Research Article| Volume 226, 102667, July 2020

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Cardiovagal baroreflex gain relates to sensory loss after spinal cord injury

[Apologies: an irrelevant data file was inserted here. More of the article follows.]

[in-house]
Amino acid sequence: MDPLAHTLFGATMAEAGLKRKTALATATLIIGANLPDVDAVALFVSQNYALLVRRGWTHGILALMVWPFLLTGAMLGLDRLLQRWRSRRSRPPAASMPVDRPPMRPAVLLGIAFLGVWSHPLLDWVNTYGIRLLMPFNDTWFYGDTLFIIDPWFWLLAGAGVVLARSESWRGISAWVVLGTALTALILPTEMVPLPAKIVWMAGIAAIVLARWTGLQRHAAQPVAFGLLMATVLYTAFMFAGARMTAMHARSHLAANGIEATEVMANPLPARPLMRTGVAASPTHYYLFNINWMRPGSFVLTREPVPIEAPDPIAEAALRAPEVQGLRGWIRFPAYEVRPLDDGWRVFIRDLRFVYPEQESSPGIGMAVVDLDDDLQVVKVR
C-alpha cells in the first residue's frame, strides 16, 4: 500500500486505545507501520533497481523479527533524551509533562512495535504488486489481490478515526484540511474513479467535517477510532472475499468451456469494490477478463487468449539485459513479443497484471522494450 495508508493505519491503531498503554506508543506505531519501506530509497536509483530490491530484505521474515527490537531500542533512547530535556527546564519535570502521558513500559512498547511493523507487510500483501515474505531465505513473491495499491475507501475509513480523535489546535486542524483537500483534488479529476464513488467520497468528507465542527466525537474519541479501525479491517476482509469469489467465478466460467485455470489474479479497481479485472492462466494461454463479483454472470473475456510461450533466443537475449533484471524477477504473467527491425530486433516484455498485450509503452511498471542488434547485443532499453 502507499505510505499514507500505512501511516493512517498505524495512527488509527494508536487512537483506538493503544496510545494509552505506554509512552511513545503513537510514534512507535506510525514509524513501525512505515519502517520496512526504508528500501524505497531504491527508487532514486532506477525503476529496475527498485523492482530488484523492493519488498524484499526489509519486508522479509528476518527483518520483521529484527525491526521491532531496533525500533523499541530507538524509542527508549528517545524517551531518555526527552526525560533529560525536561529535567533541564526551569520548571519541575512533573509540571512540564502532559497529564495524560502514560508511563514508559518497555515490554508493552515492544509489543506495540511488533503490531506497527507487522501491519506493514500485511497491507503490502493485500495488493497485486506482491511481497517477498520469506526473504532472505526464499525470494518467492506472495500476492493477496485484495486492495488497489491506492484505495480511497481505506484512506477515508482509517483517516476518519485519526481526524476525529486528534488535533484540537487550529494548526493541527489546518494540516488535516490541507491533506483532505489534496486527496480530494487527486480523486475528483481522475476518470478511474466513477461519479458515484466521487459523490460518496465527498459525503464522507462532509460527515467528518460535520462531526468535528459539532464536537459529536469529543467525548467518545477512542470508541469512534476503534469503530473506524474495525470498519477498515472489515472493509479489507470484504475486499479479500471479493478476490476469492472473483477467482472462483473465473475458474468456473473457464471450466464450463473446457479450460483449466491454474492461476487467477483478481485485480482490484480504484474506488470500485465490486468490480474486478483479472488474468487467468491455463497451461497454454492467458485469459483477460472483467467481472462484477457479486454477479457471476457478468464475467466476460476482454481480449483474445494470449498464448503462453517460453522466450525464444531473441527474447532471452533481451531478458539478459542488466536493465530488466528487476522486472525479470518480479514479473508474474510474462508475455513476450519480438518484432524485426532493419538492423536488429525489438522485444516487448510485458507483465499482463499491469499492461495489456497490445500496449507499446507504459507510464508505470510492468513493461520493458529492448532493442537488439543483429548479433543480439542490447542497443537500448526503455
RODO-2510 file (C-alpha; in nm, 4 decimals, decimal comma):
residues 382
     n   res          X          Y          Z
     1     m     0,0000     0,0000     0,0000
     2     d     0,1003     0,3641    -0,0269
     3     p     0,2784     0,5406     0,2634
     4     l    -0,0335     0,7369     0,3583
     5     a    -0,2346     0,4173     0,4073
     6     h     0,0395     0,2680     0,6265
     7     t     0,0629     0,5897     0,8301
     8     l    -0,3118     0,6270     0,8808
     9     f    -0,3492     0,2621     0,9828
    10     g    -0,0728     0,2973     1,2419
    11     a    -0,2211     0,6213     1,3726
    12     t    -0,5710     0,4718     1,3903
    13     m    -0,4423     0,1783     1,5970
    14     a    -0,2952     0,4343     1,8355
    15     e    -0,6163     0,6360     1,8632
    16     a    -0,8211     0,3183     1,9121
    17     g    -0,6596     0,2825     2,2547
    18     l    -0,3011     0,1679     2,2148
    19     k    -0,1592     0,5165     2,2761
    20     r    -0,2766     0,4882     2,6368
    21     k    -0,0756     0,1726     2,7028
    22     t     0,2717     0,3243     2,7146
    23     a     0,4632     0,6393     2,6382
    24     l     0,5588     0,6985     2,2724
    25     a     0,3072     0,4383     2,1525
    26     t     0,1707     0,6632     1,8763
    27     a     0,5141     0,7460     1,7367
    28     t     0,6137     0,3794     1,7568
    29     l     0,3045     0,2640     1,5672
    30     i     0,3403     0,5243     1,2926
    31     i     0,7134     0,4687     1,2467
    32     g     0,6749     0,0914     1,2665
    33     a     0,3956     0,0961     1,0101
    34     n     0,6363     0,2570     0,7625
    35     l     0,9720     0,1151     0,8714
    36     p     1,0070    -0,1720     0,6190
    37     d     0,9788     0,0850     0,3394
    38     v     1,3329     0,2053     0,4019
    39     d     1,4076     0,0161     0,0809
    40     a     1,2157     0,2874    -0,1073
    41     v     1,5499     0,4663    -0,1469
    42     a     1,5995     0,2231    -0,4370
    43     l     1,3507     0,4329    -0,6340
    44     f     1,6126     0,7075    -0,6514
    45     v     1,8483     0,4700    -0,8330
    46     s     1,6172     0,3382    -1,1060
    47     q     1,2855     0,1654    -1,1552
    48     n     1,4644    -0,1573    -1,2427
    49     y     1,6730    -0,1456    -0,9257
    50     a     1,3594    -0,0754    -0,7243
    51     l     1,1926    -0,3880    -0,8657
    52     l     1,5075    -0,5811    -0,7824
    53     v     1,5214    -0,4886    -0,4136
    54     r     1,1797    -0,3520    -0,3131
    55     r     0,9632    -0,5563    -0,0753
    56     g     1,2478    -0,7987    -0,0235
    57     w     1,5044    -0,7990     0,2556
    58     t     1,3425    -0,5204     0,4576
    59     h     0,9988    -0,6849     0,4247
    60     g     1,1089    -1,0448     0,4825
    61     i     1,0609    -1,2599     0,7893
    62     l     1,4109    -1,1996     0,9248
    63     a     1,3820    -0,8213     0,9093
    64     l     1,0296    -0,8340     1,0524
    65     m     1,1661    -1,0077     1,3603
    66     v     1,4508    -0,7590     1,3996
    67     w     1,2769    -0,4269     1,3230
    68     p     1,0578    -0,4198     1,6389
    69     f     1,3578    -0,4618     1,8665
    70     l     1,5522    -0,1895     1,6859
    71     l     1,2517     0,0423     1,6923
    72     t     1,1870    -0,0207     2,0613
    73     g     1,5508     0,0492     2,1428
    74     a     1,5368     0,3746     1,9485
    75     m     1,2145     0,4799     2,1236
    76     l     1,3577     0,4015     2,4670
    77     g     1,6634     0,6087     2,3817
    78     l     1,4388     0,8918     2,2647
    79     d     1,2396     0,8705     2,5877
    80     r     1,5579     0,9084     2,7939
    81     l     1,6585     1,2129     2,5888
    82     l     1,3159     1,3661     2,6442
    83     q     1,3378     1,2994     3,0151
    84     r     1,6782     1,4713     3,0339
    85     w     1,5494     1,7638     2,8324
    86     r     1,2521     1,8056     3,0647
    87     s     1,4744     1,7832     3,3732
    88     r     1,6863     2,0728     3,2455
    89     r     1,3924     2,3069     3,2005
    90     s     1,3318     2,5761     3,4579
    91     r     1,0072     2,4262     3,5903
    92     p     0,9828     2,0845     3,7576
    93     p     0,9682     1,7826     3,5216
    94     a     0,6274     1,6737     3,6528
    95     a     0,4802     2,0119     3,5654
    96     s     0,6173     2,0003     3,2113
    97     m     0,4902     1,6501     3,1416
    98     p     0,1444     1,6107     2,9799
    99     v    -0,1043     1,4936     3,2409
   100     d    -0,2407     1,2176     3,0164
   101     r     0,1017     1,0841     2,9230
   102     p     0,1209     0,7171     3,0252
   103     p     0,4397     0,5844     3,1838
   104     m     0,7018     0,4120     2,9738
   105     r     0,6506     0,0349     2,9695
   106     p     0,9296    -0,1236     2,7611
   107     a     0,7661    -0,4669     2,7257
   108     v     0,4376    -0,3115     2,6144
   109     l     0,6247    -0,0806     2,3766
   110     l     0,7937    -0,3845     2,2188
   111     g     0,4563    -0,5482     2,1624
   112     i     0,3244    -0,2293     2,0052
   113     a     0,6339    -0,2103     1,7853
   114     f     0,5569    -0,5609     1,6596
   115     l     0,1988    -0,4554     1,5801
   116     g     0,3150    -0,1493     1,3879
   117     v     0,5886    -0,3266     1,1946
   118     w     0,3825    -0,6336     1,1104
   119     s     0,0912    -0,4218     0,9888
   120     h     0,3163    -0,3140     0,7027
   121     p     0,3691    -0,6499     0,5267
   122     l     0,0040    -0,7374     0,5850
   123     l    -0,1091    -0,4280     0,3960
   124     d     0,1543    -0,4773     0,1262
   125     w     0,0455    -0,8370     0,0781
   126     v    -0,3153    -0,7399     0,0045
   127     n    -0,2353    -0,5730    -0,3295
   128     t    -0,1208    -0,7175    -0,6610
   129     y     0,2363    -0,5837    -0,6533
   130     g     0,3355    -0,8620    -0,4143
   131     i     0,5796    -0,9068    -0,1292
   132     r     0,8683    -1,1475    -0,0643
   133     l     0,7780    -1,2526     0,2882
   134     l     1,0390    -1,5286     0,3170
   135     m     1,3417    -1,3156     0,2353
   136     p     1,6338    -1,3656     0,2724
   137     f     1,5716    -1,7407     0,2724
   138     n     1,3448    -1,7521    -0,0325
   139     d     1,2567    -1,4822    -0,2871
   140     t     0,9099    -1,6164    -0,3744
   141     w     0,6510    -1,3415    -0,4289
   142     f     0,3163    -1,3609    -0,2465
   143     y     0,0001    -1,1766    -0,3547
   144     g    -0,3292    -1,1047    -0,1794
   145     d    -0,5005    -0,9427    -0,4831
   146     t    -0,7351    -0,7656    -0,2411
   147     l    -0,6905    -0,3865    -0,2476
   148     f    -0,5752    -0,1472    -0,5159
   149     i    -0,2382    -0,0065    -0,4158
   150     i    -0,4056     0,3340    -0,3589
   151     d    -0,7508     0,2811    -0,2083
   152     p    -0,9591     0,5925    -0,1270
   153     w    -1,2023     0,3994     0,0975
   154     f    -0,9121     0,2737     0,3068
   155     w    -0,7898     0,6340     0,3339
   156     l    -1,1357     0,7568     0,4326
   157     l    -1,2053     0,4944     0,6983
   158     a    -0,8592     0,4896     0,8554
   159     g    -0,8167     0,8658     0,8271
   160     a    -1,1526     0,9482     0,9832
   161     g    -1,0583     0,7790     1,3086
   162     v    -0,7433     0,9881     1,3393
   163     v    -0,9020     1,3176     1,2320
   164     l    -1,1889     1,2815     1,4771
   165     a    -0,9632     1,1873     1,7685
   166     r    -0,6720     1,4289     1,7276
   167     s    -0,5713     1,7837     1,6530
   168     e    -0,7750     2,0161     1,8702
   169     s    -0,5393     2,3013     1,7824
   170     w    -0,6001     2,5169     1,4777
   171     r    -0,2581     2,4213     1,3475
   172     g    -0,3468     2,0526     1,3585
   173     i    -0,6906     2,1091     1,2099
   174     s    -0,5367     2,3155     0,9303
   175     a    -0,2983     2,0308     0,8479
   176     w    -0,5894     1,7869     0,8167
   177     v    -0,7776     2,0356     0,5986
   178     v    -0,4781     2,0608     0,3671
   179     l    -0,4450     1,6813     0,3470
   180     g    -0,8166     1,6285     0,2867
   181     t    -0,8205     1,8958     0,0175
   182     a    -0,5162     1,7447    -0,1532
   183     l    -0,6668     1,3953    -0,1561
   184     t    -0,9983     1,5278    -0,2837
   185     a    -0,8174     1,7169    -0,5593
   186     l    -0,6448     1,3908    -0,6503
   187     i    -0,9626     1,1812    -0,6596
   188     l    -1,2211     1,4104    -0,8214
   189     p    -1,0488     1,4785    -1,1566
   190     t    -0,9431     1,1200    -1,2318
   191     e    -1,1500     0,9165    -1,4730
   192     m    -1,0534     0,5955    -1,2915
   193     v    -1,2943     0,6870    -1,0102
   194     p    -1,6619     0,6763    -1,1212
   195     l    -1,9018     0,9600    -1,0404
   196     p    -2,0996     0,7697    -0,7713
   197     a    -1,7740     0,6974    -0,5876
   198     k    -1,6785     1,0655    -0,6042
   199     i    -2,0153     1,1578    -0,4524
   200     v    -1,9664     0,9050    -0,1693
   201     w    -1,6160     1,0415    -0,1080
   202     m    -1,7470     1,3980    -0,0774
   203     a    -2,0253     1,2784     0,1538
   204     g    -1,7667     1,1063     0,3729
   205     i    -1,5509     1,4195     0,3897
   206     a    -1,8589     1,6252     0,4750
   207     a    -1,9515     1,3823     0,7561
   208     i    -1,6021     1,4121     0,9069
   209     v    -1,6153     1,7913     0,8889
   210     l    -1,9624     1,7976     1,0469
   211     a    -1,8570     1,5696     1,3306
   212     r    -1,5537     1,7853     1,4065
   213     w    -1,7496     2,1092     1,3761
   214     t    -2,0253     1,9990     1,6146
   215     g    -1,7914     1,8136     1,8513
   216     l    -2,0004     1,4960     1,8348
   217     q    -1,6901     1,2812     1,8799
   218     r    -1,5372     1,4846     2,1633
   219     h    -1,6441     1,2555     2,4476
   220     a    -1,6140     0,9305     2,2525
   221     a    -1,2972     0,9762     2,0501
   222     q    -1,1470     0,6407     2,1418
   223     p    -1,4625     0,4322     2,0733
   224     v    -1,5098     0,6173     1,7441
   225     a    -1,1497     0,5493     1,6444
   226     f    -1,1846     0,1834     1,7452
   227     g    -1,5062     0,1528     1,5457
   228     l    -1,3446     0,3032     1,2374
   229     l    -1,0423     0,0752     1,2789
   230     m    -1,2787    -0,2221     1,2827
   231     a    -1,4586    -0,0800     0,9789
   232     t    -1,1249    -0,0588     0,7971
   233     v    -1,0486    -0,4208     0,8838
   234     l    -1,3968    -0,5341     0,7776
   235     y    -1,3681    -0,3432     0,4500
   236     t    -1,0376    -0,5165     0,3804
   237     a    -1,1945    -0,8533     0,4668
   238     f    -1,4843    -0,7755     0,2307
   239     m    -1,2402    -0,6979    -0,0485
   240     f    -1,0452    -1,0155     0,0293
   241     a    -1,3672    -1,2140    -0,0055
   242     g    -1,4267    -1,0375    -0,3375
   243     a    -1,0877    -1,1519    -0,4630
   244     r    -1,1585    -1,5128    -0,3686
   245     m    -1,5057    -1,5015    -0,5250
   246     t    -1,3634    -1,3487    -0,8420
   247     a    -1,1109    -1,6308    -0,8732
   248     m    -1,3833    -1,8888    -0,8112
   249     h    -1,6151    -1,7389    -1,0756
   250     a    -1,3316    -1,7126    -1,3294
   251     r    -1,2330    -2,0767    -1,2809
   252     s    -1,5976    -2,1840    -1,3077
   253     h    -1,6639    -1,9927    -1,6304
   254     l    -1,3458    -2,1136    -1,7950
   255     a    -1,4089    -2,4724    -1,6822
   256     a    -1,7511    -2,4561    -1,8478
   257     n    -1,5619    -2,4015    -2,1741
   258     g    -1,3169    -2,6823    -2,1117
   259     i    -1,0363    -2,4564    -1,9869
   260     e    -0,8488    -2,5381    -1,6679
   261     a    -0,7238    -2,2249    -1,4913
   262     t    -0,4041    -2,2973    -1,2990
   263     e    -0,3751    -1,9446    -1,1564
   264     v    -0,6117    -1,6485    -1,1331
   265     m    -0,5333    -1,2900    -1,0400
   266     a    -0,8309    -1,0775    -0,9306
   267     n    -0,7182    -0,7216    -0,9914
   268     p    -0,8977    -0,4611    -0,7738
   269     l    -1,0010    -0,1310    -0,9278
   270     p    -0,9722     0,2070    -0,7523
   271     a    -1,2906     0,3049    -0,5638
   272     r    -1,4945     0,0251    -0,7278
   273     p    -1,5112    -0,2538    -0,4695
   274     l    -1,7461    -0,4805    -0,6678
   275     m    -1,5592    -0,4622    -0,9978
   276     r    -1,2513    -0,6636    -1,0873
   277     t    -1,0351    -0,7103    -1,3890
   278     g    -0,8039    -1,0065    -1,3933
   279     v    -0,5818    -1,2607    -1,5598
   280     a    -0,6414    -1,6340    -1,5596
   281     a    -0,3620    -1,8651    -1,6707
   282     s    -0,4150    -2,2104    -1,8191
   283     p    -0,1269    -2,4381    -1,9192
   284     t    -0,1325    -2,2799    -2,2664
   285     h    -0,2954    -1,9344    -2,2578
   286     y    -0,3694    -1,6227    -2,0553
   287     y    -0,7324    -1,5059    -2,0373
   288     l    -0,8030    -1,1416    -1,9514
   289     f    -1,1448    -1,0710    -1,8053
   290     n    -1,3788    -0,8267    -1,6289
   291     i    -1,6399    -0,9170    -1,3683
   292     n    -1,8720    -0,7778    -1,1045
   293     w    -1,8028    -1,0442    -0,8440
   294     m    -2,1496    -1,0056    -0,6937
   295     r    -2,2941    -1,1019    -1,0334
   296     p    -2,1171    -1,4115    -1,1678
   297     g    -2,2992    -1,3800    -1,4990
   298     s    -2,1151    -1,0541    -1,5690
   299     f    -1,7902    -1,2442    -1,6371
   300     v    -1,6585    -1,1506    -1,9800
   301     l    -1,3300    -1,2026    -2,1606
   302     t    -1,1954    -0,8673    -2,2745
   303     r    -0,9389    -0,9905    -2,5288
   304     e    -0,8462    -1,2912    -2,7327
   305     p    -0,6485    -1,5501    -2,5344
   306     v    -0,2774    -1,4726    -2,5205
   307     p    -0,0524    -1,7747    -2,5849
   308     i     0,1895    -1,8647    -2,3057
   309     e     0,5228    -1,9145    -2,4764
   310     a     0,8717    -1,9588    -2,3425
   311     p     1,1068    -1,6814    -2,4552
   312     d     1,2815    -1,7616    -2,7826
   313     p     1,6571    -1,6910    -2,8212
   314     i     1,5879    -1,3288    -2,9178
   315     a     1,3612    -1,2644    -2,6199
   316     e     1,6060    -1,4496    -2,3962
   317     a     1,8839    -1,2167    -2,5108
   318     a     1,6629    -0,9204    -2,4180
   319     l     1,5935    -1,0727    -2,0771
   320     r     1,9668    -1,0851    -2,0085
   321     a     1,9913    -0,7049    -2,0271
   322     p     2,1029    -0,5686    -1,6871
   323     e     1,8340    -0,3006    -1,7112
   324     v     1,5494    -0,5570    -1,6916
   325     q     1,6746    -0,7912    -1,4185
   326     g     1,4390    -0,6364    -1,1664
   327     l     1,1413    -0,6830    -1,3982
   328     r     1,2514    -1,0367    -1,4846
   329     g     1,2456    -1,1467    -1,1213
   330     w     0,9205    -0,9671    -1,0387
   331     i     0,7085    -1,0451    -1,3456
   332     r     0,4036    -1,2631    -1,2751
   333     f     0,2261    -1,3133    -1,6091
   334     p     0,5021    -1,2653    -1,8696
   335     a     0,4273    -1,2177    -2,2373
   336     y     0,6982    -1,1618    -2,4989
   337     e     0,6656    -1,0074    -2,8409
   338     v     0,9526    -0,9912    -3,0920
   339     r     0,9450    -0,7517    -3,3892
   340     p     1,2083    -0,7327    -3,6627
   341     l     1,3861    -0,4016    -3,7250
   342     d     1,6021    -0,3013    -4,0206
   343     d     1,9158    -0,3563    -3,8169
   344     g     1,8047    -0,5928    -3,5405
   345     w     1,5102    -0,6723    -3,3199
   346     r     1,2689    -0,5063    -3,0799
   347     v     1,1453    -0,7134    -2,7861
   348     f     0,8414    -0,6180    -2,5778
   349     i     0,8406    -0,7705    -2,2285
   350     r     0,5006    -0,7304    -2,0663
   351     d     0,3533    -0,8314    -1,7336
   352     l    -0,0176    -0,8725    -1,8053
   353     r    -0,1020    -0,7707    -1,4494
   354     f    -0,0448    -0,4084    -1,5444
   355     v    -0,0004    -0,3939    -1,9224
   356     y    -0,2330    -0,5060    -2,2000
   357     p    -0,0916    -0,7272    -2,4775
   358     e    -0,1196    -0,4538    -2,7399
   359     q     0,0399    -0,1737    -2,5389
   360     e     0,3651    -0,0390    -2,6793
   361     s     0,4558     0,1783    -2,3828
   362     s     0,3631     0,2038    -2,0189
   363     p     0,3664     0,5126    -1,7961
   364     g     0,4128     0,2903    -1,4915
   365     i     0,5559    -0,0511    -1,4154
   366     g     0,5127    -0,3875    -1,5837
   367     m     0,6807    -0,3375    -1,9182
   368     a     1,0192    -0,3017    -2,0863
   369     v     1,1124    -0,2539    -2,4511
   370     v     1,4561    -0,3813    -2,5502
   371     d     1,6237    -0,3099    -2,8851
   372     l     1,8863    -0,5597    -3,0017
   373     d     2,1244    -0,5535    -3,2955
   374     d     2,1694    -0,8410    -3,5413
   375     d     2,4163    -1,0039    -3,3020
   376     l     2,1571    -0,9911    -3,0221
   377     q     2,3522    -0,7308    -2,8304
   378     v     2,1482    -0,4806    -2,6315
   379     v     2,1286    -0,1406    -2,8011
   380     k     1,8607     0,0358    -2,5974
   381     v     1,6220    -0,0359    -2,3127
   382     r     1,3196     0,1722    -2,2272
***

Spinal cord injury (SCI) leads to autonomic nervous system damage, resulting in loss of sympathetic control to the vasculature and the heart proportional to injury level. Given maintained cardiac parasympathetic control, we hypothesized that SCI demonstrates a compensatory, higher baroreflex gain compared to able-bodied that relates to injury level (neurological and/or sensory). We compared baroreflex gain (average and across 10–20, 20–30, and 30–40 mmHg input stimuli) derived from neck chamber technique in SCI (N = 29; neurological level C1-T10, sensory zone of partial preservation C4–S4/5; ≤2 yrs since injury) and able-bodied (N = 14). Average gain tended to be higher in able-bodied compared to SCI (p = 0.06), primarily due to higher gains at 10–20 and 20–30 mmHg (p = 0.03, p = 0.06). In SCI, although gain was not related to neurological level, average gain and gain at 10–20 mmHg was related to sensory zone of partial preservation and resting RR-interval (all p < 0.02). Multiple regression showed that both sensory level and RR-interval were strongly predictive of average baroreflex gain (r2 = 0.41, p < 0.01) and gain at 10–20 mmHg (r2 = 0.51, p < 0.01); gain decreased with higher sensory zone of partial preservation and lower resting RR-interval. Moreover, gain was significantly lower in those with high sensory level compared to both able-bodied (average gain and gain at 10–20 and 20–30 mmHg p < 0.01) and those with low level injury (all p < 0.05). In SCI, sensory zone of partial preservation is more predictive of gain than neurological level. This might reflect that those with high level sensory injuries may have the lowest likelihood of intact cardiac sympathetic innervation and therefore lesser cardiac vagal responsiveness due to vagal-sympathetic interactions.


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